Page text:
Former British Prime Minister Tony Blair was in his element at the recent launch of the Asean Business Club in Kuala Lumpur.
Working the room filled with top business leaders from the region, he mingled easily, stopping to chat with Indonesian property tycoon Tan Kian and his two sons before moving on.
Other leading Indonesian tycoons present included Budi Hartono from Djarum, Teddy Rachmat from Triputra, James T. Riady from Lippo Group, Eddy Sariaamatdja from SCTV and Sri Prakash Lohia from Indorama.
The Jakarta Globe is affiliated with Lippo Group.
Blair was in Malaysia to deliver the keynote address at the launch of the Asean Business Club, the brainchild of CIMB Group chief executive Dato Nazir Razak. His speech titled “Lessons from Europe: Regional Integration in a New World Order,” was timely and appropriate.
Recounting his time as a young man, Blair said it was because of the free movement of labor within the European Union that he got a job as a barman in Paris and received his first lesson in politics. The experience lit the fire of his thinking on the policies of his New Labor Government almost 20 years later.
“That was my first lesson in practical socialism and it stayed with me throughout my life,” he noted. Those were the first tentative steps Europe took toward full economic integration that culminated in the creation of the euro.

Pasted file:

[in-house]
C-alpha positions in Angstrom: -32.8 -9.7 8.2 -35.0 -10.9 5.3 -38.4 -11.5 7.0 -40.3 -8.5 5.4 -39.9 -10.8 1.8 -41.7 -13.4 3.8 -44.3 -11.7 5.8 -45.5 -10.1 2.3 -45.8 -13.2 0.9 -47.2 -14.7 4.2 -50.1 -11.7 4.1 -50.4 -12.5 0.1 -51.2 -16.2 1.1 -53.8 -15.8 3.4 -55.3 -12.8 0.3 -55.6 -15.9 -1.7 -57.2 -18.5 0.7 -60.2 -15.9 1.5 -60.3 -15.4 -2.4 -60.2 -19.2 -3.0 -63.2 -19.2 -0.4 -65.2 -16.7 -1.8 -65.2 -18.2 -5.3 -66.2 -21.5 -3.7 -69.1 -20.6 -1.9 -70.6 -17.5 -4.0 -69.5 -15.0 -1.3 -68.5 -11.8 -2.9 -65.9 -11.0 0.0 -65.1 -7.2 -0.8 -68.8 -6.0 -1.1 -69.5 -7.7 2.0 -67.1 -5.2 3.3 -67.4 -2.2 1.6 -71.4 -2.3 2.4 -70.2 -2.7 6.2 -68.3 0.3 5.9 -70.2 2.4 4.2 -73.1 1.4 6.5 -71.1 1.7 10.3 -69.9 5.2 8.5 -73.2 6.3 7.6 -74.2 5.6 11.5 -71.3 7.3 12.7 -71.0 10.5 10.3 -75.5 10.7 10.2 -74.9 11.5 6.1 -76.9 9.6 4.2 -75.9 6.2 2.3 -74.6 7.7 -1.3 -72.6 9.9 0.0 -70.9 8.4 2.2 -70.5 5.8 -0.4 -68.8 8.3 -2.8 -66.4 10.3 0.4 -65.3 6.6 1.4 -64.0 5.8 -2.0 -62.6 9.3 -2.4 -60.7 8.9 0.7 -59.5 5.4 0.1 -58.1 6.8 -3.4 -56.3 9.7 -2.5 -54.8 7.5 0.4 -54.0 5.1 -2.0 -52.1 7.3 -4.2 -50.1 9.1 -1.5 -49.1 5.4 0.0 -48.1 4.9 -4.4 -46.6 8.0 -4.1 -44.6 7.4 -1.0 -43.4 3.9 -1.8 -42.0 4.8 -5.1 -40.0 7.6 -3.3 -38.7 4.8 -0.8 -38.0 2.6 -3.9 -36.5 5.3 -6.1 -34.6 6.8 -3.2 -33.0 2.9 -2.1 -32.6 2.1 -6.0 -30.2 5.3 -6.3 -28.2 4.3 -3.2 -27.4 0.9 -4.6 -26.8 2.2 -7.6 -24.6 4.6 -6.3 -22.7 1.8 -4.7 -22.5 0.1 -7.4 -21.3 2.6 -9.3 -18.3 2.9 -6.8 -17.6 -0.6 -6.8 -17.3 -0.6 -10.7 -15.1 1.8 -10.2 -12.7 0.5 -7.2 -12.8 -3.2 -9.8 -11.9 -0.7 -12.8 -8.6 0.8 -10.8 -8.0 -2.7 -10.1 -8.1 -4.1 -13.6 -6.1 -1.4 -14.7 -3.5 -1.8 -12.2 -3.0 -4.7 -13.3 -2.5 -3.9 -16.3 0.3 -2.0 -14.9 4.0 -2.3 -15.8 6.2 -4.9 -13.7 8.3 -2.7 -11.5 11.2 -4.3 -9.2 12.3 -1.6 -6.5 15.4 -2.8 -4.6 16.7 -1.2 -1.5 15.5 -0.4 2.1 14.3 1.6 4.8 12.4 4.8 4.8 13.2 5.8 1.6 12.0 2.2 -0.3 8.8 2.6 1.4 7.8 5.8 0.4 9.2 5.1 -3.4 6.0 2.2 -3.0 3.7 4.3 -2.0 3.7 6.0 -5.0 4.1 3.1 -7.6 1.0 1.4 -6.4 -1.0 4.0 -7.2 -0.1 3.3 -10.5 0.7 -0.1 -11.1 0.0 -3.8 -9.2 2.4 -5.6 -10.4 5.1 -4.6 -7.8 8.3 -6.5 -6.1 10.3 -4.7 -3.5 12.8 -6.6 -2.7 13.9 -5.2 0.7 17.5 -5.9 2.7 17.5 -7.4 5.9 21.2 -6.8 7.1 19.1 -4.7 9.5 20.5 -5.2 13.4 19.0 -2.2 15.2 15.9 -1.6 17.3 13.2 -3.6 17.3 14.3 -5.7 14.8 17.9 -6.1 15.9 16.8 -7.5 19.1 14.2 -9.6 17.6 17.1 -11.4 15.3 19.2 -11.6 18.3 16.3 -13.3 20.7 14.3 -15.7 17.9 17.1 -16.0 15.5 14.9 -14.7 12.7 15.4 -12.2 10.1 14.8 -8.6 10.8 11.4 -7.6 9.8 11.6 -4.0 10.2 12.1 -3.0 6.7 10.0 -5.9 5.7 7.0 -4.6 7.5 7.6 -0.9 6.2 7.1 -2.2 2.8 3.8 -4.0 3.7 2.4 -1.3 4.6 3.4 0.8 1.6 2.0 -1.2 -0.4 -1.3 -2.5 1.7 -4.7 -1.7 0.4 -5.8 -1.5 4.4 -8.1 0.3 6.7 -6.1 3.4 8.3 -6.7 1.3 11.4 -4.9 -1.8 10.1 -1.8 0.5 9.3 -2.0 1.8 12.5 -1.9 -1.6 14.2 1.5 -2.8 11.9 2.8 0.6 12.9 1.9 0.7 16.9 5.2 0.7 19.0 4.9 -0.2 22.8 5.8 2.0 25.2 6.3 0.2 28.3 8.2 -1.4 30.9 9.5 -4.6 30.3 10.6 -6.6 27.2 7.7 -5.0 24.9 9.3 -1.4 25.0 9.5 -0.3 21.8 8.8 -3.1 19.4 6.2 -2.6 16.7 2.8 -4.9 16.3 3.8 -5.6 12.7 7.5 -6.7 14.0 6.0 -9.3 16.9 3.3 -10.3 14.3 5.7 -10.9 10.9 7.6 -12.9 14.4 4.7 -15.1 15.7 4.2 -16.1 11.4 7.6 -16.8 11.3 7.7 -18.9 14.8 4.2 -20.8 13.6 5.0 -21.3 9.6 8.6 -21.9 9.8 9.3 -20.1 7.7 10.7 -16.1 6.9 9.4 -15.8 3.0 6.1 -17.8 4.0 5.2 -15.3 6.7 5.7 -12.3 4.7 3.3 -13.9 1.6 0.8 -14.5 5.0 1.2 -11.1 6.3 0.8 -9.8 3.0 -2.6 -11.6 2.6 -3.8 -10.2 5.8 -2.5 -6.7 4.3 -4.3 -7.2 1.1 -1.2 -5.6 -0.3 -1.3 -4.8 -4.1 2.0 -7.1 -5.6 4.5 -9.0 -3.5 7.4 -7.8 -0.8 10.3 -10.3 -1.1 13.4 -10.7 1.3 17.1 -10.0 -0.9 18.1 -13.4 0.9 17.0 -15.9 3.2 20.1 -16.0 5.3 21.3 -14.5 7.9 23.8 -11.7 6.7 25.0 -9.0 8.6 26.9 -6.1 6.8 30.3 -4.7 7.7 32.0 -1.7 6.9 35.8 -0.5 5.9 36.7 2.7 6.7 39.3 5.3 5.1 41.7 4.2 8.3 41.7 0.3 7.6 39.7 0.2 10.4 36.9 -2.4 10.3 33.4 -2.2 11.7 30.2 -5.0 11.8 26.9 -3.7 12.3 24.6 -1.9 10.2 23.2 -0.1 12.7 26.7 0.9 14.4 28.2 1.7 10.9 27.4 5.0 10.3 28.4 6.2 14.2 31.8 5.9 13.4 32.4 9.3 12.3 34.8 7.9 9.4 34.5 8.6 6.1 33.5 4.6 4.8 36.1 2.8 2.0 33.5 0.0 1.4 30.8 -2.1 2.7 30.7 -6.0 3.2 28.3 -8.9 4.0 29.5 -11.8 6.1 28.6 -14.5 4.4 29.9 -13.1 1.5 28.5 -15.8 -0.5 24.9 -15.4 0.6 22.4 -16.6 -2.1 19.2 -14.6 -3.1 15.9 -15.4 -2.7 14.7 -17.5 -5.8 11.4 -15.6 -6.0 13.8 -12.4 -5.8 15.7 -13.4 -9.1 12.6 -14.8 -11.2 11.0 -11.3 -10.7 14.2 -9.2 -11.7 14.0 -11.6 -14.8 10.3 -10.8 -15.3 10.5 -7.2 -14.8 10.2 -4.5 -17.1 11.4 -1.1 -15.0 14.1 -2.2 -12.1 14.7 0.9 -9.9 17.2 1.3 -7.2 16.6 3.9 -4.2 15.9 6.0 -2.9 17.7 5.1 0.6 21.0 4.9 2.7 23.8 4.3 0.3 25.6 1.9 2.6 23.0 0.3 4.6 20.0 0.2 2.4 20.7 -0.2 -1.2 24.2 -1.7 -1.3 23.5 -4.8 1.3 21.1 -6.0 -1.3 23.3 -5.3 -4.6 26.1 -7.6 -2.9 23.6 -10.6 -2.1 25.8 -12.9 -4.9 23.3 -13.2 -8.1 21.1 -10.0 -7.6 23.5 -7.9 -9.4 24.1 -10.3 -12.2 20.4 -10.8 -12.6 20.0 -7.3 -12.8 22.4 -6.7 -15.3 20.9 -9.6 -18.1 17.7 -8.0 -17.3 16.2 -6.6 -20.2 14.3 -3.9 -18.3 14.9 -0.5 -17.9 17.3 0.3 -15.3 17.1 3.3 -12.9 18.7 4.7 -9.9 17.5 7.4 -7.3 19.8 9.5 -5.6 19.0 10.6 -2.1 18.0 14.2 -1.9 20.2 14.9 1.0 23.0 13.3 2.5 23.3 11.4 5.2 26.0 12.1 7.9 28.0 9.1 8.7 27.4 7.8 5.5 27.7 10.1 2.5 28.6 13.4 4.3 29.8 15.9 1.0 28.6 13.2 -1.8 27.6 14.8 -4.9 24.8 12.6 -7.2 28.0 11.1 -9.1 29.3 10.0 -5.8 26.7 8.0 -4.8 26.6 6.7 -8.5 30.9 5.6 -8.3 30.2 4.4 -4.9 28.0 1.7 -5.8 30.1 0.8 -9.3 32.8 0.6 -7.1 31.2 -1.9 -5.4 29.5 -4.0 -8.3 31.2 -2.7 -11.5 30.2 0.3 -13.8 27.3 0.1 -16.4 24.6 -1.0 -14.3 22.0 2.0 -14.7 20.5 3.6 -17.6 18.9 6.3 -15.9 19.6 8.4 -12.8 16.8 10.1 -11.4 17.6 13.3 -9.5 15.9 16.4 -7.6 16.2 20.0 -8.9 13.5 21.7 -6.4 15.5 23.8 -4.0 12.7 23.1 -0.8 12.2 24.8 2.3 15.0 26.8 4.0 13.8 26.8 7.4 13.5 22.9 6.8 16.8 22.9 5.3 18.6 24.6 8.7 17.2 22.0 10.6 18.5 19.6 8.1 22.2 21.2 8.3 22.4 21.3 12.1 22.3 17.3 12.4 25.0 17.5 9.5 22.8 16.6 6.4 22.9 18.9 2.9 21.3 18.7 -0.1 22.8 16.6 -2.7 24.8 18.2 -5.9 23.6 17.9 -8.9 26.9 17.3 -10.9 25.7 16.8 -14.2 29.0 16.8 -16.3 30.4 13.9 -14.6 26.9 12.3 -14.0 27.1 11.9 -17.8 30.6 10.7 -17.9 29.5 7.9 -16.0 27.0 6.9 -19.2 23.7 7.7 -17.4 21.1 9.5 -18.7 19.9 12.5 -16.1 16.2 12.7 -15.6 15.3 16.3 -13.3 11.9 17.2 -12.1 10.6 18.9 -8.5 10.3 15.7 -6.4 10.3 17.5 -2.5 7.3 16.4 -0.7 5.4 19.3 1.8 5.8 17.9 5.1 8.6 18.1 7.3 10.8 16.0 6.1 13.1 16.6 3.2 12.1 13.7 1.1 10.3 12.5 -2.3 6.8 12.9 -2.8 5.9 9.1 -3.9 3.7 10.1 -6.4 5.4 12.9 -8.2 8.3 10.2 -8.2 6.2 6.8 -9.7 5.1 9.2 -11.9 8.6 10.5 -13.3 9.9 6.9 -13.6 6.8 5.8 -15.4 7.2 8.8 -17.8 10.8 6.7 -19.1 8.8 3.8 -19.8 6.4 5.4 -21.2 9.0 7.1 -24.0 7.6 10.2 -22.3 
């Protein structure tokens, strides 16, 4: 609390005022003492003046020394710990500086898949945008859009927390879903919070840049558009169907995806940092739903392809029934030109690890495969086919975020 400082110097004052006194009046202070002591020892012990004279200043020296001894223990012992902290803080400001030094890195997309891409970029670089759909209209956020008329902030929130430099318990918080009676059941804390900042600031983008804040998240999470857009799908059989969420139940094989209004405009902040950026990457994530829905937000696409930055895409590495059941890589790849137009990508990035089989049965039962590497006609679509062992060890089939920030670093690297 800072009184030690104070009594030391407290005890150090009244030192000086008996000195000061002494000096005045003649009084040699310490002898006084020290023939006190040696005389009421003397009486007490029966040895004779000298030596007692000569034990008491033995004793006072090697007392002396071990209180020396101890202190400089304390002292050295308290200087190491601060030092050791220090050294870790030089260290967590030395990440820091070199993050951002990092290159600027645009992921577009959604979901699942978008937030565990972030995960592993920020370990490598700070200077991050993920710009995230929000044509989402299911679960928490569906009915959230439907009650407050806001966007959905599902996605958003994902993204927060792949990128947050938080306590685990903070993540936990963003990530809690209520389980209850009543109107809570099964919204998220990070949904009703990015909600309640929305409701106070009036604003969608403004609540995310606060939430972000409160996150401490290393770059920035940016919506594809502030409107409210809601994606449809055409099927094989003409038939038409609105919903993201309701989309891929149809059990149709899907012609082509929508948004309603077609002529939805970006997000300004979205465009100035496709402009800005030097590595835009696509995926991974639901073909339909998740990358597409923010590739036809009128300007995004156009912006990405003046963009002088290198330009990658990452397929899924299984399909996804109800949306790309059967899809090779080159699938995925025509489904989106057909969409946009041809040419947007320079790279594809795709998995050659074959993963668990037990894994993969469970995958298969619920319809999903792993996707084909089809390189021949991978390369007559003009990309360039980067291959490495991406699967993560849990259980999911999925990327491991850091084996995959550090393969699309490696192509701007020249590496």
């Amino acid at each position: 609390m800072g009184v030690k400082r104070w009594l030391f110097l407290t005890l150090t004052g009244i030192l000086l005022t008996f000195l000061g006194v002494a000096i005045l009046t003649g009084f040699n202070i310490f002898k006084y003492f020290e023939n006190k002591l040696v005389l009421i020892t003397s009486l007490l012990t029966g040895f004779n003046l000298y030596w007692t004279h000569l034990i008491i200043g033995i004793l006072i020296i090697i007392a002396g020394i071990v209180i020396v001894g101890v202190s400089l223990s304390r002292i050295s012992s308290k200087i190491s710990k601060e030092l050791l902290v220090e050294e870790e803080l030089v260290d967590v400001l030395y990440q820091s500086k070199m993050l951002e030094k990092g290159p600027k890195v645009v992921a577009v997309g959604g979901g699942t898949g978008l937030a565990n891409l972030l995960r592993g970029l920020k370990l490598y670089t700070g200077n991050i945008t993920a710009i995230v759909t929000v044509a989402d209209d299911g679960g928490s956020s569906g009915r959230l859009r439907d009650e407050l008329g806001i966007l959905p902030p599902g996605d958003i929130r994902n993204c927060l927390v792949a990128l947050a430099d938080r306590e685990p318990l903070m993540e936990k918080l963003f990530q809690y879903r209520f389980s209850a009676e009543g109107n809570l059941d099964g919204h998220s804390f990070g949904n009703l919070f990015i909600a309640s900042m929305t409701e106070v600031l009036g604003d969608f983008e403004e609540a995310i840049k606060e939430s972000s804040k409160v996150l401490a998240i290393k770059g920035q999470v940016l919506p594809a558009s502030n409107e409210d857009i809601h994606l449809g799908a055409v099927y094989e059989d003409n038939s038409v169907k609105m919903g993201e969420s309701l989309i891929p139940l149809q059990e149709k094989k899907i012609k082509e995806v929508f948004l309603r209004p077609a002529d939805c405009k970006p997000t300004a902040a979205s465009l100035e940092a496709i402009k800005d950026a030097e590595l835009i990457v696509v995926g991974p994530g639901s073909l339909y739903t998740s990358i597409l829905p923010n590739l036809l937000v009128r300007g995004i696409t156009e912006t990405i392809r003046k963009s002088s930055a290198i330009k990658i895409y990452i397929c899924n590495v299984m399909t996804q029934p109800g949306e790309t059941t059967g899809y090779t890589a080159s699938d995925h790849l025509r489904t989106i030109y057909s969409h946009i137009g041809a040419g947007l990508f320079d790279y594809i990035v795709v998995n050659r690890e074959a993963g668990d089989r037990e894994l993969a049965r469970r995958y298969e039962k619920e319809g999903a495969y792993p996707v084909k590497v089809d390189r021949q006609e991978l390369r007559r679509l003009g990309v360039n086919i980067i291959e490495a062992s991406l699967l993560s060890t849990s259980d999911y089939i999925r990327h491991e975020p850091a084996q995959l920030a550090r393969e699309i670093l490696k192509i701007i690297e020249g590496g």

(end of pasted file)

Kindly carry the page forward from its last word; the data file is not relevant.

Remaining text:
That experiment, however, has come under intense scrutiny in recent months over the mounting sovereign debt crisis that has gripped the euro zone. European leaders are debating the size of the bailout for Greece and how to prevent other major economies such Italy and Spain from failing.
Acknowledging that Europe had a long, hard road in store as it tried to recover from the crisis, Blair defended the decision taken long ago to move toward economic integration. He said it was not the decision that was flawed but the subsequent implementation and the rush to expand the membership.
“Asean can learn the lessons from the European experience,” he noted. “It must forge its own path, but it is clear that open markets and free trade benefit everyone.” As such, he gave his backing to the regional grouping’s slow and steady move toward economic integration.
Under the Asean Economic Community blueprint, the 10-member association will create a single market and production base that will allow the free movement of goods, services, investment, capital and labor throughout the region by 2015.
“Integration needs political as well as economic vision,” Blair said. “At the end of the day, openness is better than being closed as free trade provides far greater benefits to all of society than protectionism.”
Source: The Jakarta Globe: Former British PM makes case for ASEAN economic integration, November 1st 2011